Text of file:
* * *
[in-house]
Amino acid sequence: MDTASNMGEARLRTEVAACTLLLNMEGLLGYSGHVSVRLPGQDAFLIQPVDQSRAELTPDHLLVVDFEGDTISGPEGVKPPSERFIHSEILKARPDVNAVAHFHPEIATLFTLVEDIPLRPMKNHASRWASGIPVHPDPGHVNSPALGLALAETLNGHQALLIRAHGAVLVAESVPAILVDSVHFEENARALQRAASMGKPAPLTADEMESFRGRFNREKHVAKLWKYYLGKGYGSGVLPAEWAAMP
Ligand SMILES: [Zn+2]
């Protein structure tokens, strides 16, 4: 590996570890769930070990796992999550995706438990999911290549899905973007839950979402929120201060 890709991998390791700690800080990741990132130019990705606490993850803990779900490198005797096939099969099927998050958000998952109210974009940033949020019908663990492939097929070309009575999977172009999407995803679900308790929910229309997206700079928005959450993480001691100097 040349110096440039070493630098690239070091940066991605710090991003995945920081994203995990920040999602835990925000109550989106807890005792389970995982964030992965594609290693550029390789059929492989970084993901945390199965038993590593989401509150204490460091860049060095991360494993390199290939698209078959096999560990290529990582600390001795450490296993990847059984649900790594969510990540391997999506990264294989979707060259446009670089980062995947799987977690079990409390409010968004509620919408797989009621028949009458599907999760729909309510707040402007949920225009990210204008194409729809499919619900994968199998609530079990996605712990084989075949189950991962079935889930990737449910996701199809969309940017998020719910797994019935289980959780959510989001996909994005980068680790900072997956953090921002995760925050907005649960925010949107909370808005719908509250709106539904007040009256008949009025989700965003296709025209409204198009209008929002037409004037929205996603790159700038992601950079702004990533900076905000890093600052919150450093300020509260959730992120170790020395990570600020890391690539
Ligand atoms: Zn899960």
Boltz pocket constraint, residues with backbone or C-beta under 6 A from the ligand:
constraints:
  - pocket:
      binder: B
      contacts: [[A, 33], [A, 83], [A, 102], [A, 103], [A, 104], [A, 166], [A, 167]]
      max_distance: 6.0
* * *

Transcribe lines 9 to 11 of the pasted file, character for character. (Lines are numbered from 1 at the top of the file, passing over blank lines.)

      binder: B
      contacts: [[A, 33], [A, 83], [A, 102], [A, 103], [A, 104], [A, 166], [A, 167]]
      max_distance: 6.0